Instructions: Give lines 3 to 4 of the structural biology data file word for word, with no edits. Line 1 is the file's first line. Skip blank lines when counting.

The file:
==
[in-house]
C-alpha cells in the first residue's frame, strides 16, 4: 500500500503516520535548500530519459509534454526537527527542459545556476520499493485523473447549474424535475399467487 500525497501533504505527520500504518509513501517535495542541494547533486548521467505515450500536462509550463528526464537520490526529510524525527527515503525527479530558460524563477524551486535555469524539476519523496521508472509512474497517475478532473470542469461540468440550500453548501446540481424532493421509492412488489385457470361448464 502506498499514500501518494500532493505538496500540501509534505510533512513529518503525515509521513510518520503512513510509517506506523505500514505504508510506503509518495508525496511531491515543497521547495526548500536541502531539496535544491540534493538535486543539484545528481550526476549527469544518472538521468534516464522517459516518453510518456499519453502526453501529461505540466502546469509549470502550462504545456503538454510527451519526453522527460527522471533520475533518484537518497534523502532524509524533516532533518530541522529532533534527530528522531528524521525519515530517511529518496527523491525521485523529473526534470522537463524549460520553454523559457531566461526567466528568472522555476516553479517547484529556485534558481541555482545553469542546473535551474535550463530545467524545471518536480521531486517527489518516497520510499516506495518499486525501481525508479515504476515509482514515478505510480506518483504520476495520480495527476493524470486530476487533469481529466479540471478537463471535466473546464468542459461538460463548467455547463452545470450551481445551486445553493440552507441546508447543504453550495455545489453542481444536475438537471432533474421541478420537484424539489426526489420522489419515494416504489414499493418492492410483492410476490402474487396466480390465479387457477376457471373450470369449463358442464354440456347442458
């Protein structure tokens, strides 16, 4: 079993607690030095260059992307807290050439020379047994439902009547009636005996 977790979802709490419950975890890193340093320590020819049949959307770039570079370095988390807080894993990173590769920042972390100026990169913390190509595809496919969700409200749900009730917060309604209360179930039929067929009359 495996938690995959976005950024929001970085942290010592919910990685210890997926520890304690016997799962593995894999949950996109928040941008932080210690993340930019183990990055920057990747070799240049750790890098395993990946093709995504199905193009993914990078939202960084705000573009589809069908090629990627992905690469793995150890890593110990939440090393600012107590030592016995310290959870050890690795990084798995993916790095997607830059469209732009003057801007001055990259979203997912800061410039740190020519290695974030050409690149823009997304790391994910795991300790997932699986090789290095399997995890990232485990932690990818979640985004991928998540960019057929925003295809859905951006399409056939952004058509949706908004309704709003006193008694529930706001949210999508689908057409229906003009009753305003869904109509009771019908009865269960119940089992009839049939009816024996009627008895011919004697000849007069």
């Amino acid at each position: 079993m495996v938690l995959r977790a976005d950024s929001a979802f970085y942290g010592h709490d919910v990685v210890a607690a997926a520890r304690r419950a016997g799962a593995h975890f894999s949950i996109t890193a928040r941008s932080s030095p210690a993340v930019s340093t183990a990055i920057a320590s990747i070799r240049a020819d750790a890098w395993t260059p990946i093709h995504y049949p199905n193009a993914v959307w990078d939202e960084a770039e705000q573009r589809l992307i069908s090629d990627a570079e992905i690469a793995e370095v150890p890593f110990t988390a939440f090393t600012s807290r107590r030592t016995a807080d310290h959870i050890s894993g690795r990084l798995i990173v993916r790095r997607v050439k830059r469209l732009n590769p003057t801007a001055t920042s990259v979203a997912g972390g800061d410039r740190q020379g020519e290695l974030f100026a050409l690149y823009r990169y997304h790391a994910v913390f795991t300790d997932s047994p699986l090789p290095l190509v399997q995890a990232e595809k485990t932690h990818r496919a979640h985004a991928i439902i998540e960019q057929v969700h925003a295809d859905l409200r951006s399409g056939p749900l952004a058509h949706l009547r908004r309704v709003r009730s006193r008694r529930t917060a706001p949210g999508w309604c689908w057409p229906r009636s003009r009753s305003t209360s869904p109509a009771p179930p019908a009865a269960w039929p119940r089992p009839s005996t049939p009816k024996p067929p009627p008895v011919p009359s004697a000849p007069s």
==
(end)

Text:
């Protein structure tokens, strides 16, 4: 079993607690030095260059992307807290050439020379047994439902009547009636005996 977790979802709490419950975890890193340093320590020819049949959307770039570079370095988390807080894993990173590769920042972390100026990169913390190509595809496919969700409200749900009730917060309604209360179930039929067929009359 495996938690995959976005950024929001970085942290010592919910990685210890997926520890304690016997799962593995894999949950996109928040941008932080210690993340930019183990990055920057990747070799240049750790890098395993990946093709995504199905193009993914990078939202960084705000573009589809069908090629990627992905690469793995150890890593110990939440090393600012107590030592016995310290959870050890690795990084798995993916790095997607830059469209732009003057801007001055990259979203997912800061410039740190020519290695974030050409690149823009997304790391994910795991300790997932699986090789290095399997995890990232485990932690990818979640985004991928998540960019057929925003295809859905951006399409056939952004058509949706908004309704709003006193008694529930706001949210999508689908057409229906003009009753305003869904109509009771019908009865269960119940089992009839049939009816024996009627008895011919004697000849007069």
């Amino acid at each position: 079993m495996v938690l995959r977790a976005d950024s929001a979802f970085y942290g010592h709490d919910v990685v210890a607690a997926a520890r304690r419950a016997g799962a593995h975890f894999s949950i996109t890193a928040r941008s932080s030095p210690a993340v930019s340093t183990a990055i920057a320590s990747i070799r240049a020819d750790a890098w395993t260059p990946i093709h995504y049949p199905n193009a993914v959307w990078d939202e960084a770039e705000q573009r589809l992307i069908s090629d990627a570079e992905i690469a793995e370095v150890p890593f110990t988390a939440f090393t600012s807290r107590r030592t016995a807080d310290h959870i050890s894993g690795r990084l798995i990173v993916r790095r997607v050439k830059r469209l732009n590769p003057t801007a001055t920042s990259v979203a997912g972390g800061d410039r740190q020379g020519e290695l974030f100026a050409l690149y823009r990169y997304h790391a994910v913390f795991t300790d997932s047994p699986l090789p290095l190509v399997q995890a990232e595809k485990t932690h990818r496919a979640h985004a991928i439902i998540e960019q057929v969700h925003a295809d859905l409200r951006s399409g056939p749900l952004a058509h949706l009547r908004r309704v709003r009730s006193r008694r529930t917060a706001p949210g999508w309604c689908w057409p229906r009636s003009r009753s305003t209360s869904p109509a009771p179930p019908a009865a269960w039929p119940r089992p009839s005996t049939p009816k024996p067929p009627p008895v011919p009359s004697a000849p007069s």